Fortunately for Lucas, business tenacity is in her blood. She was in business consulting for nine years, after graduating from Clark Atlanta University with a business administration degree, but her passion started much earlier, watching and learning from her father. He launched his electrical contracting company out of the family basement in St. Louis, Missouri, and steadily grew the business to employ more than 40 people.

“He grew one of the largest minority-owned contracting businesses at the time, which just wasn’t done back then,” says Lucas. “He’s so modest, and I appreciate his humility when he talks about it, but I say to him: ‘That was totally a thing, sir.’ ” 

That determination provided inspiration when Lucas and Thomas pivoted to launch a website and start supplying customers before even opening their doors. With requests coming in via social media, the pair started doing private consultations and quickly had over 60 orders per month.

“People didn't know what products we even had. They trusted me and we found people just needed guidance — to talk to a person," Lucas says.

“I had to convert my basement into a fulfillment center. It was not the way it was supposed to happen, but you have to be OK with how things change.”

Further support came from a small business loan from Detroit Economic Growth Corporation, as well as resources from TechTown Detroit. It was there that the pair learned of a $10,000 grant from Verizon’s Small Business Recovery Fund, facilitated by the Local Initiatives Support Corporation (LISC), which they were awarded in May. (Disclosure: This story is supported by LISC.)

Through LISC, Verizon has committed $7.5 million in funding for over 400 small businesses and Lucas and Thomas were one of 55,000 applicants in the first two rounds of funding. LISC Detroit Executive Director Tahirih Ziegler says the nonprofit organization is proud to support Bronzed N Glow.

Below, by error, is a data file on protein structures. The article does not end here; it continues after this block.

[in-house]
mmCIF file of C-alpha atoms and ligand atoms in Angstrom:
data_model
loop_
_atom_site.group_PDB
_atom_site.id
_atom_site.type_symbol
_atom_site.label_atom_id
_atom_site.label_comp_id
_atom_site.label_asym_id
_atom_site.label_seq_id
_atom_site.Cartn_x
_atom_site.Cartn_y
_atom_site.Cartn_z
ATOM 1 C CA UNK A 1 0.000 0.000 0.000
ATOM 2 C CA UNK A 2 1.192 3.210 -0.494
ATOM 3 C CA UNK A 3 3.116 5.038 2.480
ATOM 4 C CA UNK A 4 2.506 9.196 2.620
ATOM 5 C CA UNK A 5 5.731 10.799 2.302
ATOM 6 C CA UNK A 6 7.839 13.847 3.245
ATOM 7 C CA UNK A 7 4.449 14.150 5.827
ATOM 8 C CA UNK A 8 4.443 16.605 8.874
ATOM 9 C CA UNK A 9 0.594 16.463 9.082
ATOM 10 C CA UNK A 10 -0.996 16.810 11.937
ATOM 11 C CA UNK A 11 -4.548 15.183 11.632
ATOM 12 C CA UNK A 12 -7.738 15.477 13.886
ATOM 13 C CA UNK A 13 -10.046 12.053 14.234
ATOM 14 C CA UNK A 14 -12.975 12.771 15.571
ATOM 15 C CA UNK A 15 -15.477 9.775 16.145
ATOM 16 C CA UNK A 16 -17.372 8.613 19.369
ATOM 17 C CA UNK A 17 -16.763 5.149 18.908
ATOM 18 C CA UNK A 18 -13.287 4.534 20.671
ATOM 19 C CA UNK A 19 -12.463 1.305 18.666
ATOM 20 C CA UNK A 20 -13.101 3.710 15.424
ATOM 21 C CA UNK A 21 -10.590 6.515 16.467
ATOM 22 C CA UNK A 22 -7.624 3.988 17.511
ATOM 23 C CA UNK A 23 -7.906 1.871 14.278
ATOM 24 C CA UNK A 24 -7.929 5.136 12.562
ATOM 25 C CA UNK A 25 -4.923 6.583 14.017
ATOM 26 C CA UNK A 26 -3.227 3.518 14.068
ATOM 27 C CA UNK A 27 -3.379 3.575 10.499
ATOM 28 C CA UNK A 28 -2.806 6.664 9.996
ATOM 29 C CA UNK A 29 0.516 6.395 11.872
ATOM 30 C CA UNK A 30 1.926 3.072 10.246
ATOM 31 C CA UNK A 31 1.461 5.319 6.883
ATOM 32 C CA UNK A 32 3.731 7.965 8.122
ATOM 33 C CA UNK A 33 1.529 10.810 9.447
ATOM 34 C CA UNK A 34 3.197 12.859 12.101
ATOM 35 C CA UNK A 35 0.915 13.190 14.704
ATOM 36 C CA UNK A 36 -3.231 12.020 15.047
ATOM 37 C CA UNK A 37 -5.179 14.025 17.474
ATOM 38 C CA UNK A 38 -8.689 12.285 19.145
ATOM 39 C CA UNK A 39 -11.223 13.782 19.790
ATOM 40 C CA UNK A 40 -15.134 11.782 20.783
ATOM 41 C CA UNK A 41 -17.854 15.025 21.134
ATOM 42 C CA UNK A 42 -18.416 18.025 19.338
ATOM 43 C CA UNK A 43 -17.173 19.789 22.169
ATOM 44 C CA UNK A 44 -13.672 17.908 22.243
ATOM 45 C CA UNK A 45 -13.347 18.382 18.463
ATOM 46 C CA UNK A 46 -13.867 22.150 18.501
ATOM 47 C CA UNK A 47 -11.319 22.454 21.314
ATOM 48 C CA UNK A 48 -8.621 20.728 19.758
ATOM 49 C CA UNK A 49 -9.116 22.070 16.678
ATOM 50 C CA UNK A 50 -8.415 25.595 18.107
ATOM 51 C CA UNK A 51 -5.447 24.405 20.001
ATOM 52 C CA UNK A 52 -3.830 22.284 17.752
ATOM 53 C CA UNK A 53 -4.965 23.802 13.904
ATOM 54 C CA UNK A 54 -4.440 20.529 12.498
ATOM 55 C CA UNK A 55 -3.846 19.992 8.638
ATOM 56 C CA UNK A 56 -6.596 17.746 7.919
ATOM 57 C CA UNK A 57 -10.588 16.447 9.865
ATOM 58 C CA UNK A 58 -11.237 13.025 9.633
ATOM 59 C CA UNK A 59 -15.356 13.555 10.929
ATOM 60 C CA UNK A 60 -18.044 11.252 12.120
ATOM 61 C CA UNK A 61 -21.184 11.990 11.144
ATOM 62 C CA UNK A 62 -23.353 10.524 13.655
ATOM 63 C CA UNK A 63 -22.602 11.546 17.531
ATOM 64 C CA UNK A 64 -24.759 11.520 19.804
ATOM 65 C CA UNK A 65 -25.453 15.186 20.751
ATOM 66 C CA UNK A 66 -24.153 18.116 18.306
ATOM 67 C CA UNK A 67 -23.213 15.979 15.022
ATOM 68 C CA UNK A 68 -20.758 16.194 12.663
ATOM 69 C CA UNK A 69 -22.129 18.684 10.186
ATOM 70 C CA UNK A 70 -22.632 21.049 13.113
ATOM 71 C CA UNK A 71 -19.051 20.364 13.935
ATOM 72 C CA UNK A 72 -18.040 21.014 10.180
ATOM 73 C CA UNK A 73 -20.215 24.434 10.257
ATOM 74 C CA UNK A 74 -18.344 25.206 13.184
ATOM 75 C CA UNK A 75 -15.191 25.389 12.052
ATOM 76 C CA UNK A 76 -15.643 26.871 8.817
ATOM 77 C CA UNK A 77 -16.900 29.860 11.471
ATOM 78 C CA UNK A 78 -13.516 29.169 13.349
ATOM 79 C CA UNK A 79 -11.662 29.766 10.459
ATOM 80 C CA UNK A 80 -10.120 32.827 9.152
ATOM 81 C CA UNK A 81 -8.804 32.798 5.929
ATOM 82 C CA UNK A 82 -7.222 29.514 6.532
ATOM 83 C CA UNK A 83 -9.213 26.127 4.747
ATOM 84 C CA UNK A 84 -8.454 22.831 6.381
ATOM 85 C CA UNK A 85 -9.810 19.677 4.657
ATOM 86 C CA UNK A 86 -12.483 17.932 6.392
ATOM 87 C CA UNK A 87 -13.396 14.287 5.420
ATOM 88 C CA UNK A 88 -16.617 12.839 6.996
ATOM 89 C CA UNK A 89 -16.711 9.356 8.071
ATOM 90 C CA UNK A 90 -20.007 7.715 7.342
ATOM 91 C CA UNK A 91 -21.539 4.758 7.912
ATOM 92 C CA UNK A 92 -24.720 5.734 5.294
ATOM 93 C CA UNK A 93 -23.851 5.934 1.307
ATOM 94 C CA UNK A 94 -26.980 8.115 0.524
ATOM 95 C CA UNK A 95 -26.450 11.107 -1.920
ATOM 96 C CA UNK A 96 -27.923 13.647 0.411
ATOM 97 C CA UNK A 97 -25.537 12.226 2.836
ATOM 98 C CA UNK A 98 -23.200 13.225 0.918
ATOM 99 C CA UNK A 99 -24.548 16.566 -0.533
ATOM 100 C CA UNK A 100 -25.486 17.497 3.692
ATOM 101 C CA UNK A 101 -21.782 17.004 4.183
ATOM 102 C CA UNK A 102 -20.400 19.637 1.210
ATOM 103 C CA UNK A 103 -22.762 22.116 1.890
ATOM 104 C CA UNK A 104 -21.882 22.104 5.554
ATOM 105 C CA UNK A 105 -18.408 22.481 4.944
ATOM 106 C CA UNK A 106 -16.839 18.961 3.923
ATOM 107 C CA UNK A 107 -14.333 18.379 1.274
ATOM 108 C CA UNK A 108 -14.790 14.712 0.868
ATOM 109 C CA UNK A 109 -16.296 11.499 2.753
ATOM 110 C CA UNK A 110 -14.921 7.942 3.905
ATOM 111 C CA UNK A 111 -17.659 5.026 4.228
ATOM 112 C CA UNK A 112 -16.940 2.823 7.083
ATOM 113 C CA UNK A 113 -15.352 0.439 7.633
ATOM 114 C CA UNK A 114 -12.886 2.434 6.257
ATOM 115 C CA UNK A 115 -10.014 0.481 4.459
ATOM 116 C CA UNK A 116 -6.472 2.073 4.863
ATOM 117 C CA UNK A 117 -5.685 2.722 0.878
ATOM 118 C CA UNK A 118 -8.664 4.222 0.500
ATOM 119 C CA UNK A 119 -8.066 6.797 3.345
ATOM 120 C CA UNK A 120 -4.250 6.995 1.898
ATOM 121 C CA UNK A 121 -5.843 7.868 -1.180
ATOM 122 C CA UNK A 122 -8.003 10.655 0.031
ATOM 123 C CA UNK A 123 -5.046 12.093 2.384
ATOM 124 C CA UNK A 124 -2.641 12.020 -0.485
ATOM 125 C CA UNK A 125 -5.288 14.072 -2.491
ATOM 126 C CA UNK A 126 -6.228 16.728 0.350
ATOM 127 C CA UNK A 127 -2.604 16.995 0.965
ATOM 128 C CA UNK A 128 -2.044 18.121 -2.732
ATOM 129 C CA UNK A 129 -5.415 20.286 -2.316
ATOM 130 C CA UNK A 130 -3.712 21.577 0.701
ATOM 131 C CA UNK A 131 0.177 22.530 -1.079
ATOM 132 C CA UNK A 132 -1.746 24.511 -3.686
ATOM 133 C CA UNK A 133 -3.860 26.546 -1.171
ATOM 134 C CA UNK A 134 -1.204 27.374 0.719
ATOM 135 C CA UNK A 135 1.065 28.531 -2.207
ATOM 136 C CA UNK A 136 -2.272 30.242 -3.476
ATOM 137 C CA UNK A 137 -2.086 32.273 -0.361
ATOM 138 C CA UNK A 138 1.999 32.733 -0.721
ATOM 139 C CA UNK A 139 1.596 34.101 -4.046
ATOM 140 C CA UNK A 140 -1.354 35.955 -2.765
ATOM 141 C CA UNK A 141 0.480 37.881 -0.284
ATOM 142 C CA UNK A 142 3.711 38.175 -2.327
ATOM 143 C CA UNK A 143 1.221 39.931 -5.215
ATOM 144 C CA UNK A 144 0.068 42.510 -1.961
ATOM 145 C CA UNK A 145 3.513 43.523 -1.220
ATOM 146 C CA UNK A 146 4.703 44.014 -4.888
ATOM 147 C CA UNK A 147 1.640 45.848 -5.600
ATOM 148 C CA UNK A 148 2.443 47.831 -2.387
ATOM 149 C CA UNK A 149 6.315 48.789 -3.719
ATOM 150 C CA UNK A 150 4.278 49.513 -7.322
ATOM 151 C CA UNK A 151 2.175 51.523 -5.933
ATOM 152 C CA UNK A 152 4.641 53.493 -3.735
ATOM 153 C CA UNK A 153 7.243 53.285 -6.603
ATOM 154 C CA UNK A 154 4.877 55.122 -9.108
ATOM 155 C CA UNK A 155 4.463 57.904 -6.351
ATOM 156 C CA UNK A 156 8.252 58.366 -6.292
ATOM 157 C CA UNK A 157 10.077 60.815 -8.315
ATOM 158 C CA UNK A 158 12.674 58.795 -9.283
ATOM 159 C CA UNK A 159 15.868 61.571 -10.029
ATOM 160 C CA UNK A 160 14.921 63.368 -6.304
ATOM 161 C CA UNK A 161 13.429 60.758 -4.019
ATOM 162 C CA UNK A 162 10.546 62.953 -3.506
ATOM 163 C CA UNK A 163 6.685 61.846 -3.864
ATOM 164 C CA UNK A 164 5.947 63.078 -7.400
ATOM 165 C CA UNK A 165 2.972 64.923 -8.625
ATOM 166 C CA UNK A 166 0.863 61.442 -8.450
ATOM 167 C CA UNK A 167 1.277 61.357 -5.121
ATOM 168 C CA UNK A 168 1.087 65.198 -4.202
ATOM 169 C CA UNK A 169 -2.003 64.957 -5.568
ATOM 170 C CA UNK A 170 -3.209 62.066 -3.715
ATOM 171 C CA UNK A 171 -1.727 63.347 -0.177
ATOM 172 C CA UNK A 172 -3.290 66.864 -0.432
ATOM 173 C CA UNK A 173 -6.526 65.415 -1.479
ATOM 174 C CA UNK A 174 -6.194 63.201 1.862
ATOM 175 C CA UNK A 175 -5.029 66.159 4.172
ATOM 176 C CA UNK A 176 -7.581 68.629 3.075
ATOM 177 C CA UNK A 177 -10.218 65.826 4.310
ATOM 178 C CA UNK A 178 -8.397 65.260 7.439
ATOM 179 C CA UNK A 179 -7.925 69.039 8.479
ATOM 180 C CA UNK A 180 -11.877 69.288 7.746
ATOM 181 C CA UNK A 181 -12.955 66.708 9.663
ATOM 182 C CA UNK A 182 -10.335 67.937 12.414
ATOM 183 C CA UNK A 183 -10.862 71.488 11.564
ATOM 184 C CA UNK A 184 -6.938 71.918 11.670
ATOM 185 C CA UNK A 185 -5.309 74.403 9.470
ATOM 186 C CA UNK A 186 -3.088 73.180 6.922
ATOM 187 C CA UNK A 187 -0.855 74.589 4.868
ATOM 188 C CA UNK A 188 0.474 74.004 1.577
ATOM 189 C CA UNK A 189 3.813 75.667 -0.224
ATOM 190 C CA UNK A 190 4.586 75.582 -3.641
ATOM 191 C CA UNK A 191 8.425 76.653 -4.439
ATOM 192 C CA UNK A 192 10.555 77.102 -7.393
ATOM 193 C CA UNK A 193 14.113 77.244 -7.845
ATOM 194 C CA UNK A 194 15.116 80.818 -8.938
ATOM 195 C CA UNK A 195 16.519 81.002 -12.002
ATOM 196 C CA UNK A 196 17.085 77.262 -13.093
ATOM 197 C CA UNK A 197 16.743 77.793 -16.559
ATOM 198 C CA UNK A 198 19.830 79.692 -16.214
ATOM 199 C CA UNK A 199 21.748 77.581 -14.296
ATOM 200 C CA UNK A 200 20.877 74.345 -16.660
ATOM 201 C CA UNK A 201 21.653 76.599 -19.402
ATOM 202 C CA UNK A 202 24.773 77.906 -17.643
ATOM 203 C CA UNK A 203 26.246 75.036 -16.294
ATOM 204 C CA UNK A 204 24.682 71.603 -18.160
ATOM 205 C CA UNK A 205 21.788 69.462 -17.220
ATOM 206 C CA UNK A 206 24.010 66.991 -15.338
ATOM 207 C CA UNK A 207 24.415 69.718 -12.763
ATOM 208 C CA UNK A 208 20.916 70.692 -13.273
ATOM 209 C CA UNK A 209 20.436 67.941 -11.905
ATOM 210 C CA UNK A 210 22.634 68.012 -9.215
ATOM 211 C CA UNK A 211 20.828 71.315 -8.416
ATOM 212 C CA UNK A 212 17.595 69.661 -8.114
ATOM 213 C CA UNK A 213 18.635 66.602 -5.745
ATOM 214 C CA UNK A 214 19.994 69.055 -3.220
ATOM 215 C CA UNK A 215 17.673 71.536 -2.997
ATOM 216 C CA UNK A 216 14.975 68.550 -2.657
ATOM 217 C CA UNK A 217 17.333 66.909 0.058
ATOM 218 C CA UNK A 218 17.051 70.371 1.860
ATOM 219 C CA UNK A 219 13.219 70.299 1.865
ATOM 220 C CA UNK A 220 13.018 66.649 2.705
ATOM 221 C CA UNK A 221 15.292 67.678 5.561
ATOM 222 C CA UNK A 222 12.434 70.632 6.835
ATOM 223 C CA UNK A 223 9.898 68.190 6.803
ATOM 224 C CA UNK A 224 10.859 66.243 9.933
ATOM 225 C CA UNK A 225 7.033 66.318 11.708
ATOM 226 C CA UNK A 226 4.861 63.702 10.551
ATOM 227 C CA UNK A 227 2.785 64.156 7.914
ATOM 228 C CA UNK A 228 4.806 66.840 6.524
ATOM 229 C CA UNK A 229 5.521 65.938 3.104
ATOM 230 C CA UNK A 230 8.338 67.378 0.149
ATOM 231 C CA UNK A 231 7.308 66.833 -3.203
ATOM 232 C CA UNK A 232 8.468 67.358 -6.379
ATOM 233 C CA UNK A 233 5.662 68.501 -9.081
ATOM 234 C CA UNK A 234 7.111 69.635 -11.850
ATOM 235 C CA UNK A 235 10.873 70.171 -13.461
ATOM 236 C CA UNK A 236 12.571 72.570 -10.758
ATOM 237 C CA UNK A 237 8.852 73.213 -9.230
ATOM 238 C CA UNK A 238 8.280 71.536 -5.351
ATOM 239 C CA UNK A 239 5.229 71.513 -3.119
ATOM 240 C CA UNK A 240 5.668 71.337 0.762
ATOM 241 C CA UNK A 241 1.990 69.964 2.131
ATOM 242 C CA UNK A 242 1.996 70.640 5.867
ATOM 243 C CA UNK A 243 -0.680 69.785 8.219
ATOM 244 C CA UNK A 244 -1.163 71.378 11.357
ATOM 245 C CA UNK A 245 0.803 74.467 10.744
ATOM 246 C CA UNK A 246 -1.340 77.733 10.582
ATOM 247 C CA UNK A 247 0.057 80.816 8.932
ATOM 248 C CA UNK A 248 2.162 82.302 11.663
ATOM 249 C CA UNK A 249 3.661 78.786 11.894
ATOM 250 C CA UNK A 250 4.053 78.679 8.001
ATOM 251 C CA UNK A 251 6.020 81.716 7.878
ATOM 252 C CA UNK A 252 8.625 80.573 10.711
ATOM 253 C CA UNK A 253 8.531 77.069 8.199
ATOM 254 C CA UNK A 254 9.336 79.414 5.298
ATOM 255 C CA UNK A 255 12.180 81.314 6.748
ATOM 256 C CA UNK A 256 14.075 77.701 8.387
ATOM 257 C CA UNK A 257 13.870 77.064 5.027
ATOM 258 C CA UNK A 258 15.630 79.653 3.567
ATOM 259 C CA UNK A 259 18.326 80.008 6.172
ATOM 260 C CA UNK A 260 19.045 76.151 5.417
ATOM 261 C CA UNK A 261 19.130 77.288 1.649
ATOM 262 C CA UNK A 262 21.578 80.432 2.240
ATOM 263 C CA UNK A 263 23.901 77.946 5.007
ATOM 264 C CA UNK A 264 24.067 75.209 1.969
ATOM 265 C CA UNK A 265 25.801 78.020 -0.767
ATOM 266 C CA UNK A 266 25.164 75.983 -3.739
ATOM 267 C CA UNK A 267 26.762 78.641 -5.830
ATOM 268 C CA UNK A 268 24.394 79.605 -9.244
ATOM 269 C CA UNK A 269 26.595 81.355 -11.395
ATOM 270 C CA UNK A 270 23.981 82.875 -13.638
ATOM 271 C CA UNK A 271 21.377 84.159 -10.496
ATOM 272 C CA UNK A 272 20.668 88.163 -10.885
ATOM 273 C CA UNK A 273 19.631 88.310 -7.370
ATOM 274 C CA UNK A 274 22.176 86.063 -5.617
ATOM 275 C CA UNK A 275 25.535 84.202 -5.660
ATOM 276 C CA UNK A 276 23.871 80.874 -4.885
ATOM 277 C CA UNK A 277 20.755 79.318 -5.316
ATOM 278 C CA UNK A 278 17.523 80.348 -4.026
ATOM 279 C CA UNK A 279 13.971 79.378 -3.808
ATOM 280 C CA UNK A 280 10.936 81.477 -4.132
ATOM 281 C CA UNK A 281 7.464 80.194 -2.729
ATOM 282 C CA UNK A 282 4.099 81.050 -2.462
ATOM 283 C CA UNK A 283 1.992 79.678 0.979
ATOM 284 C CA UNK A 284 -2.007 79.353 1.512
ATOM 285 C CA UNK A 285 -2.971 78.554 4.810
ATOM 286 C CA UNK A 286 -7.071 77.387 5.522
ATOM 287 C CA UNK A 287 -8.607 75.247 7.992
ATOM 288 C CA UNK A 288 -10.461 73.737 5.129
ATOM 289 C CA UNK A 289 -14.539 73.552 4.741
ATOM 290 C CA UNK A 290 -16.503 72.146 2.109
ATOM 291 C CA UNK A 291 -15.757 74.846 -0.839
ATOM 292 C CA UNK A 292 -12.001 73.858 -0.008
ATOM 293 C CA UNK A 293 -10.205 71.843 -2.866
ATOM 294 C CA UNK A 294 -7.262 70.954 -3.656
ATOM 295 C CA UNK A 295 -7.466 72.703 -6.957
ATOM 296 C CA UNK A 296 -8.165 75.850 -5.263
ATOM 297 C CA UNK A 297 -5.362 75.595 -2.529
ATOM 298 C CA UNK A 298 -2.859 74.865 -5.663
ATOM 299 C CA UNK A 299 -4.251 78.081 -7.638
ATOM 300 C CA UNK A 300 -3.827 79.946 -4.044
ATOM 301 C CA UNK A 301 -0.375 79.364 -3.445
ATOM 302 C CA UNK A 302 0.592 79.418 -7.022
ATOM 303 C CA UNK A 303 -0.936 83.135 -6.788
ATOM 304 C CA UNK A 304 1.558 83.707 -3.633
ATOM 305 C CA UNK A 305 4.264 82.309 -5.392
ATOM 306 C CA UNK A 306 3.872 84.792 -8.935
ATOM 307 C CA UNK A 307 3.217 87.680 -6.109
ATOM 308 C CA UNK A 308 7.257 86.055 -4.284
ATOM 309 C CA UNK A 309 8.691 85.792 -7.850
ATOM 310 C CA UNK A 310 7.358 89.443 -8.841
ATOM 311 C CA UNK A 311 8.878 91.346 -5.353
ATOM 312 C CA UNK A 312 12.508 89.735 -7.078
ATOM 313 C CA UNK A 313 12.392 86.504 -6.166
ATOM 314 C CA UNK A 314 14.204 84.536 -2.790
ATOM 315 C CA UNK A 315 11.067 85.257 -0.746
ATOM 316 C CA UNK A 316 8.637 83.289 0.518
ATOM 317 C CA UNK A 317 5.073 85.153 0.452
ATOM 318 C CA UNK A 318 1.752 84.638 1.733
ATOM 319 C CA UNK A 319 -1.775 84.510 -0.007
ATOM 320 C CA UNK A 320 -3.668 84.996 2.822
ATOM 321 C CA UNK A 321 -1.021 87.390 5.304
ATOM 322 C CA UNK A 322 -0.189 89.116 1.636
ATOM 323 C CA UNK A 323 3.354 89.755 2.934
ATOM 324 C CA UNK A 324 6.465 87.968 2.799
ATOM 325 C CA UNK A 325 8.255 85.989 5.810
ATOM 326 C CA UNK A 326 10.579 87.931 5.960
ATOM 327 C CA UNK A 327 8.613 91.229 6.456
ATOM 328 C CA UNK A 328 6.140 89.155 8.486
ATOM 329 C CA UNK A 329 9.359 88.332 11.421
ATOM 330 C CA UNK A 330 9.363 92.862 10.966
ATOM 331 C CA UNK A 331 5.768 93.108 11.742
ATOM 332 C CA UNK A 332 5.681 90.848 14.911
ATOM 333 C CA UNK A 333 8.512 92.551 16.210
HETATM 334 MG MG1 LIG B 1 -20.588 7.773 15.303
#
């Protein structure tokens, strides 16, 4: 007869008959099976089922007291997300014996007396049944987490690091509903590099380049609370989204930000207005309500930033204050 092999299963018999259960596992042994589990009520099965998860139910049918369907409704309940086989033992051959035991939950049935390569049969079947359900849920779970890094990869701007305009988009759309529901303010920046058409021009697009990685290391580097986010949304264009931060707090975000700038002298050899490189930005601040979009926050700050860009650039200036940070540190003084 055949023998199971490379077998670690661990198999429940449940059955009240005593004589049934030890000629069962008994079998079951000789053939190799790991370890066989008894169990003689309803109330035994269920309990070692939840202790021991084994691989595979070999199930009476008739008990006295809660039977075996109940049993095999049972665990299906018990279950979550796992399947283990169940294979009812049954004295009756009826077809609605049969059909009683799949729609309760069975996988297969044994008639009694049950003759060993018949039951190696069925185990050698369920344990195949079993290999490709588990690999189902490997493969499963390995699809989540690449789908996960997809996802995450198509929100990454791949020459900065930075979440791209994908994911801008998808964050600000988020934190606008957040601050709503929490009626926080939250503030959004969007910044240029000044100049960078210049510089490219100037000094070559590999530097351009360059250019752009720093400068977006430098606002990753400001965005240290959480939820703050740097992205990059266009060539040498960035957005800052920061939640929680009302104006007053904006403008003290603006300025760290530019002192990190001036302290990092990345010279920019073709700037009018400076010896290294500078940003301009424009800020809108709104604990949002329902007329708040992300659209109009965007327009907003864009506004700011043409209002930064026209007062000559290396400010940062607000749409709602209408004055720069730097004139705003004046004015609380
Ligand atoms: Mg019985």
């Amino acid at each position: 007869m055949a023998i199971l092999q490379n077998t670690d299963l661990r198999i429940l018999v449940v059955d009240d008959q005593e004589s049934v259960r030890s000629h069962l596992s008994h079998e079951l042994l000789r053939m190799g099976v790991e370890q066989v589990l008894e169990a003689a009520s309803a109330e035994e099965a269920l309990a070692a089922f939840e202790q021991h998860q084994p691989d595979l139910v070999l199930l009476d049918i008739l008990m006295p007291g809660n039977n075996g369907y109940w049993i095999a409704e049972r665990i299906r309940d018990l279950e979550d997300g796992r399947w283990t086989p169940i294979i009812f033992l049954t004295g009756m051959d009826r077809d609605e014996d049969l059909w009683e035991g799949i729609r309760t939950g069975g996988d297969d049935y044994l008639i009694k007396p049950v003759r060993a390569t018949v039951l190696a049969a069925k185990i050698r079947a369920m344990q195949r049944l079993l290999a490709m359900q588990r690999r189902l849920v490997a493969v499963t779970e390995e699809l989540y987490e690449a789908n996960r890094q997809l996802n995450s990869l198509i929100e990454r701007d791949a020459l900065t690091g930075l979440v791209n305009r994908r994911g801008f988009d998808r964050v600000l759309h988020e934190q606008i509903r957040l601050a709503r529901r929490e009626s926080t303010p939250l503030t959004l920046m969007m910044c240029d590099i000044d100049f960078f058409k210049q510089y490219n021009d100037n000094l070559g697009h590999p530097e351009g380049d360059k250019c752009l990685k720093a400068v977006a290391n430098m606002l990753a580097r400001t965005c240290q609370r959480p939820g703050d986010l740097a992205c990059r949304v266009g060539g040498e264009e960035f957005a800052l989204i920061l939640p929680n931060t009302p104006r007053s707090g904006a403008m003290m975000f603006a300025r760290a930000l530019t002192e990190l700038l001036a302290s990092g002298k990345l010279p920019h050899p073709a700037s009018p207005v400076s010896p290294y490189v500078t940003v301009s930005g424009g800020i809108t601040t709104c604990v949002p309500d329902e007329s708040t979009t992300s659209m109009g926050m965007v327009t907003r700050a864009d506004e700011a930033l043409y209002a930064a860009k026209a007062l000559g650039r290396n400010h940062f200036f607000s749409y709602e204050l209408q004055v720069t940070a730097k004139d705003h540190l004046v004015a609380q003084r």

“More than ever, LISC Detroit is committed to serving Black-owned businesses in Detroit,” says Ziegler. “LISC’s economic development work is, in part, about building wealth within Detroit’s community of entrepreneurs to support their resiliency through the challenges of COVID-19 and strengthen the neighborhoods and commercial corridors where they work.”

LISC President and CEO Maurice Jones says small businesses are the “economic backbone of our communities” and that through the program they are able to support entrepreneurs that have otherwise not been able to access relief programs.

“Especially those owned by women, minorities, and veterans,” Jones says. “And in the process, protect the jobs and economic activity that are vital to the nation’s long-term recovery.”

In a recent Goldman Sachs survey, 64% of small businesses say that because of COVID-19, their cash reserves will last less than three months and those that remain open have cut 37% of their workforce. With a full-time store manager and two part-time beauty consultants, Lucas says the funding will make all the difference when they open.

“The grant allowed us some cushion to say if things are not as normal as we expected it to be, we can still care for our employees, who are providing for their families, and they don’t have to bear the brunt of a slower time,” she says. 

For now, Lucas and Thomas are working through the final inspection stage of their salon, and while they hope for an August opening, they are nervous about COVID-19 restrictions. 

“People were already skeptical about retail but specialty retail is still doing well,” says Lucas. 

“There’s a piece of us that still wants human connection and walking into a store — but knowing people may not be as willing to do that is a scary piece for us.”

Despite the setbacks, they are hopeful and excited. 

“It’s been a journey,” says Lucas, explaining that they couldn’t have made it this far without a community behind them. “I can't even explain how that made me feel, to have that support.”

This is part of a series supported by LISC Detroit that chronicles Detroit small businesses’ journey in response to the COVID-19 pandemic.

Enjoy this story? Sign up for free solutions-based reporting in your inbox each week.

Read more articles by Kate Roff.

Kate Roff is an award-winning freelance writer and journalism educator, currently based out of Detroit. She is the managing editor of Metromode and Model D. Contact her at [email protected]